ĀZĀD TABRIZI, MIRZĀ ḤOSAYN (also spelled Hocéne-Azad; “Ḥasan” in Eʿtemād-al-Salṭana, p. 207, is a misprint), physician, anthologist, and translator (b. Tehran, ca. 1854; d. Paris, 1936). His father, Mirzā Yusof Khan Mostašār-al-Dawla (d. 1895), who served as a Persian diplomat in Saint Petersburg, Tbilisi and Paris, sympathized with the political ideas of Mirzā Malkom Khan, whom he had met in Europe and remained in contact with. Mostašār-al-Dawla advocated social and administrative reforms, which he elaborated in his writings, among them in the pamphlet Yak kalema (One word) and in a letter addressed to the crown prince Moẓaffar-al-Din Mirzā. (Eʿtemād-al-Salṭana, p. 761; Nāẓem-al-Eslām, I, pp. 169-77; Ādamiyat, pp. 196 ff.; Algar, pp. 139-41). Āzād was sent to Paris at a very young age in 1864, where he started his studies with a tutor before he could enter a regular school (Ruz-nāma-ye dawlat-e ʿaliya-ye Irān, apud Hāšemiān, p. 369; Sparroy, p. 167); he eventually enrolled at a medical college. He was in England on vacation when the Franco-German war of 1870-71 broke out, so he continued his studies in London and returned to Paris after he received his degree. He eventually obtained his “doctorat en médicine” in Paris and returned to Persia in 1882 (Sparroy, pp. 167-68). On the recommendation of Dr. Joséph Desirée Tholozan, the physician of Nāṣer-al-Din Shah, he was employed by Ẓell-al-Solṭān Masʿud Mirzā, the brother of Moẓaffar-al-Din Shah and governor of Isfahan, as his confidant and personal physician. A sketch of his personality during his stay at the court of Isfahan was written by Wilfrid Sparroy, the English tutor of the Ẓell-al-Soltān’s children, who describes him as a man of modest means due to his honesty (Sparroy, pp. 158, 161-63). Āzād spent a great deal of his time on collecting Persian manuscripts and studying miniature painting; he had developed a keen interest in painting since childhood (Ruz-nāma-ye ʿaliya-ye Irān, apud Hāšemiān, p. 369; Sparroy, pp. 164-66). Shocked by the fate of his father, who died after havomg beem tortured in a Qajar prison (Eʿtemād-al-Salṭana, pp. 761, 803; Algar, p. 204; Bāmdād, IV, p. 493), and frustrated by the humiliating services that he had to render at the court of the Ẓell-al-Solṭān, he was looking for a chance to leave Persia. In 1898 he took advantage of the World Exhibition in Paris to leave for France, where he remained and devoted the rest of his days to his researches in the Bibliothèque Nationale. He made friends with Edgar Blochet, the French Orientalist and keeper of the Oriental manuscripts in this library, but shunned all contacts with his compatriots. He died when he was overrun by a car on a Paris street. His extensive collection of books and manuscripts was auctioned at Quaritch in London.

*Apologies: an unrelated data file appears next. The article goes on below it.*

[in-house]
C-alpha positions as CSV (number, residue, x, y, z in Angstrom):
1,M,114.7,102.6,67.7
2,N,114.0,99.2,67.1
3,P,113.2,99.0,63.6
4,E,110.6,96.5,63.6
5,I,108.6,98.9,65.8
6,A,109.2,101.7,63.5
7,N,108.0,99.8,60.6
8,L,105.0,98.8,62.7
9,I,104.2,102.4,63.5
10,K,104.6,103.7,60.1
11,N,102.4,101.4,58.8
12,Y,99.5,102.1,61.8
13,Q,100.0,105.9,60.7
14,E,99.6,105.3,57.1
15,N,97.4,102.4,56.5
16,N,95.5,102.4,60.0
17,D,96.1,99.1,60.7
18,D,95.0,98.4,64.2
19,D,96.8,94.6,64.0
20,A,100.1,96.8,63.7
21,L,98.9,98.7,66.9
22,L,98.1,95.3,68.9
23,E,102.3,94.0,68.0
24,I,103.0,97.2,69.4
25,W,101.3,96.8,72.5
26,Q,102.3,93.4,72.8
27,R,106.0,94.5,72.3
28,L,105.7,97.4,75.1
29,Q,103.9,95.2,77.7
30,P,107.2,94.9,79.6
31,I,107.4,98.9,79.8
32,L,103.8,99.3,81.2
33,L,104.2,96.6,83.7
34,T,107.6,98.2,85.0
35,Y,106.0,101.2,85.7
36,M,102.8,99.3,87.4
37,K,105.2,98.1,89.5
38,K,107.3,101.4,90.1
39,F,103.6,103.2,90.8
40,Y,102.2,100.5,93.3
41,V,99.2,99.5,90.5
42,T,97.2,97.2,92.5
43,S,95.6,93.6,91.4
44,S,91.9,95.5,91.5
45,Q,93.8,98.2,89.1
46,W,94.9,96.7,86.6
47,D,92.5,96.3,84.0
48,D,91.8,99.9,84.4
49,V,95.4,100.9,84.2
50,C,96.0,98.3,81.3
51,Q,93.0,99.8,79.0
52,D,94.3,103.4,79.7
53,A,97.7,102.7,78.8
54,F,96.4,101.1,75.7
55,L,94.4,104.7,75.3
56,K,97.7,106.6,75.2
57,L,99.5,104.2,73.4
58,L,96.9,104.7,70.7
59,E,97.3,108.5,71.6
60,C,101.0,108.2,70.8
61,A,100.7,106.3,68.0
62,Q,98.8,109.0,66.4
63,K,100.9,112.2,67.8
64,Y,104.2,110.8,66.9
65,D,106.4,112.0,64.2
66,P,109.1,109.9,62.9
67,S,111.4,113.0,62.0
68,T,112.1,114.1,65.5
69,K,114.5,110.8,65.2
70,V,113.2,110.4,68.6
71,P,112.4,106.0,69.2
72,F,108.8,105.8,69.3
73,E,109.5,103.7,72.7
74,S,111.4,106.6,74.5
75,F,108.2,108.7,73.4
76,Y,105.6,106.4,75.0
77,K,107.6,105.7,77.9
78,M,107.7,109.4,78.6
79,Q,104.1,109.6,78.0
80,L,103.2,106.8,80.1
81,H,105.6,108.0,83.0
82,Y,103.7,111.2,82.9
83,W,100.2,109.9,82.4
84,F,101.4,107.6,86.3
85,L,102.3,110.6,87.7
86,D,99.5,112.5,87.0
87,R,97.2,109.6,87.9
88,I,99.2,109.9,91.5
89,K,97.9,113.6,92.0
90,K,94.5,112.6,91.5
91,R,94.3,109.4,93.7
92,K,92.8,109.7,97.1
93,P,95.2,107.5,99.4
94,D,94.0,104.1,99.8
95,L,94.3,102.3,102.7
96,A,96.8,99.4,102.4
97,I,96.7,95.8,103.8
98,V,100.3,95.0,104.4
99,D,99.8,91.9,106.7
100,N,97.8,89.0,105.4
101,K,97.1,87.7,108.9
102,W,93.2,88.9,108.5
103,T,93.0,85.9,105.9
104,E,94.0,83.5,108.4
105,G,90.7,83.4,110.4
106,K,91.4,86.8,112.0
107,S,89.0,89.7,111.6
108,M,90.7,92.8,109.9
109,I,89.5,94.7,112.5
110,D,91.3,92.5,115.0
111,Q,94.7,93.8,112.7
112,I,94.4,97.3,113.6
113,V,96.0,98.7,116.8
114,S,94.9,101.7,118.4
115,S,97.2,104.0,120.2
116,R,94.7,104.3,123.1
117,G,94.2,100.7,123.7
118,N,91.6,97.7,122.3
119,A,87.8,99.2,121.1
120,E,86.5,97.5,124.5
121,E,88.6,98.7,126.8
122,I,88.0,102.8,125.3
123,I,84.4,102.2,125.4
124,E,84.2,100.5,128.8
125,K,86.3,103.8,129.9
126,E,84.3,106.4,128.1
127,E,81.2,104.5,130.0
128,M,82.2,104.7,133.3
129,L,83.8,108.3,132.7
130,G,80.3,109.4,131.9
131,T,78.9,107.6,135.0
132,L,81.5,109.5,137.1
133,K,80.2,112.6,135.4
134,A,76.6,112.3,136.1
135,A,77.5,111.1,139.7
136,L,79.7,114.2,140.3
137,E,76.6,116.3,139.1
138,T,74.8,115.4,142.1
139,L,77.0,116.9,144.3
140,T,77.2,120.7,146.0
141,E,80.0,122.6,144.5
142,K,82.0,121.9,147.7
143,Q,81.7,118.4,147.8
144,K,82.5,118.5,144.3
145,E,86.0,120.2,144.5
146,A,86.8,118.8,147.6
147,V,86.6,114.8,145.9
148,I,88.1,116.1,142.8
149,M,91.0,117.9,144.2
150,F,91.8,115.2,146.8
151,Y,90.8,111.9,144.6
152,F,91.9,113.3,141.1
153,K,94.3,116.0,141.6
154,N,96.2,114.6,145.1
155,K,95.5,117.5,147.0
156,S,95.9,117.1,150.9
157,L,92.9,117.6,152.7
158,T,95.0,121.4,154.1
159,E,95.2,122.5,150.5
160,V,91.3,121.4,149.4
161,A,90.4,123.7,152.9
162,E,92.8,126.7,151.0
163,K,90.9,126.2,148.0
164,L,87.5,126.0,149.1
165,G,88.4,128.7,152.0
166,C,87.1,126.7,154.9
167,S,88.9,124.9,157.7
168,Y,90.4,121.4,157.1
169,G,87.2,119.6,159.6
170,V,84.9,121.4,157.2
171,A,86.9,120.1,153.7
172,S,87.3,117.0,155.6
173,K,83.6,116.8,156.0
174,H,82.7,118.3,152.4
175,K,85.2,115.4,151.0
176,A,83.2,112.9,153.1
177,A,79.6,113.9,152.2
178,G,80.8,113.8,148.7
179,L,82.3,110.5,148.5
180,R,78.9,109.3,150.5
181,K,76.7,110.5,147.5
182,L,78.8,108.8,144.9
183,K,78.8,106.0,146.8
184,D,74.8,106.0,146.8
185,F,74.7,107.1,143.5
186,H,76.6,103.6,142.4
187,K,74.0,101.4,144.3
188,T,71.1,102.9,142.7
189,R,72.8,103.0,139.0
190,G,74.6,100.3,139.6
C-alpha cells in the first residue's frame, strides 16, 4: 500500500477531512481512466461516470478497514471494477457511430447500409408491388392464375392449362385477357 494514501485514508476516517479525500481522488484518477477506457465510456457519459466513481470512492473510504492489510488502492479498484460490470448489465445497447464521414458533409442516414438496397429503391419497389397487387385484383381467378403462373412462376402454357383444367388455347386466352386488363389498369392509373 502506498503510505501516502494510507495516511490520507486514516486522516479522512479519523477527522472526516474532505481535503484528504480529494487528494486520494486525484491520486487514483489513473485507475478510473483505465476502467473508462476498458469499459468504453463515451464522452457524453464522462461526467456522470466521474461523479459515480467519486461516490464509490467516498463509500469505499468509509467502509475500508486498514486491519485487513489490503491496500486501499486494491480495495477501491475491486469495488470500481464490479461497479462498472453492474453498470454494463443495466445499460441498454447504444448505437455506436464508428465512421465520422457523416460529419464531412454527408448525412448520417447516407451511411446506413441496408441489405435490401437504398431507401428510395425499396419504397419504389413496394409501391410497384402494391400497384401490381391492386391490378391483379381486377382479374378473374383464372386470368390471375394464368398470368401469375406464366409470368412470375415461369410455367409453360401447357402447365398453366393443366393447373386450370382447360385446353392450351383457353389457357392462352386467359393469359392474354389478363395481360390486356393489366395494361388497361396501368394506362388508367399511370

While still in Persia, Āzād revealed to Sparroy his ambition to compose an extensive book in French on illustrated Persian manuscripts (Sparroy, pp. 164 ff.). Though he did not realize this project, he published four anthologies of Persian poetry in French translation during his self-imposed exile. The first, Les perles de la couronne (Paris, 1903), contained fragments from the ḡazals of Bābā Faḡāni; the last, Guêpes et papillons (Paris, 1916), is a collection of Persian epigrams. Of greater interest are the other two anthologies, to each of which a companion volume with the Persian texts was printed in the Netherlands: La roserarie du savoir/Golzār-e maʿrefat (2 vols., Paris and Leiden, 1906) is a collection of 470 mystical quatrains, intended to show Western readers that Persia had produced many other great poets of robāʿiyāt besides ʿOmar Ḵayyām. In L’aube de l’espérance/Sobḥ-e ommid (Paris and Leiden, 1909), he assembled selections from Persian maṯnawis. A remarkable feature of these volumes is Āzād’s erudite commentary, which shows his great knowledge of Western literature. The last-mentioned anthologies inspired two prominent Dutch poets, Jan Hendrik Leopold (1865-1925) and P. C. Boutens (1870-1943), to adaptations of Persian poems on the basis of Āzād’s French versions. Vera Kubíčková translated poems from the Golzār-e maʿrefat into Czech.



Faridun Ādamiyat, Andiša-ye tarraqi wa ḥokumat-e qānun dar ʿaṣr-e sepahsālār, Tehran, 1972.

Hamid Algar, Mīrzā Malkum Khān: A Biographical Study inIranian Modernism, Berkeley, Los Angeles, and London, 1973.

Mehdi Bāmdād, Šarḥ-e ḥāl-e rejāl-e Irān ..., 2nd print, Tehran, 1992, I p. 378; IV, pp. 490-93.

P. C. Boutens, Oudperzische kwatrijnen, Bussman, 1930.

Moḥammad-Ḥasan Khan Eʿtemād-al-Salṭana, Ruz-nāma-ye ḵāṭerāt-e Eʿtemād-al-Salṭana, ed. Iraj Afšār, Tehran, 1975.

Aḥmad (Iraj) Hāšemiān, Taḥawwolāt-e farhangi-e Irān dar dawra-ye Qājāriya wa madrasaye Dāral-Fonun, Tehran, 2000, pp. 368-69, 417.

V. Kubíčková, Rubáìját: Vybor ze starych perskych mystiku (with an introduction by Jan Rypka), Prague, 1948.

Jan Hendrik Leopold, Oostersch, The Hague, 1922.

Homā Nāṭeq, Kār-nāma-ye farhangi-e farangi dar Irān, Paris, 1976, p. 86.

Nāẓem-al-Eslām Kermāni, Tāriḵ-e bidāri-e Irāniān, ed. ʿAli-Akbar Saʿidi Sirjāni, 2 vols., Tehran, 1983.

Wilfrid Sparroy, Persian Children of the Royal Family: The Narrative of an English Tutor at the Court of H. I. H. Zillu’s-Sultan, London and New York, 1902, pp. 130, 150, 157-75.

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(J. T. P. de Bruijn)

Originally Published: July 20, 2002

Last Updated: August 18, 2011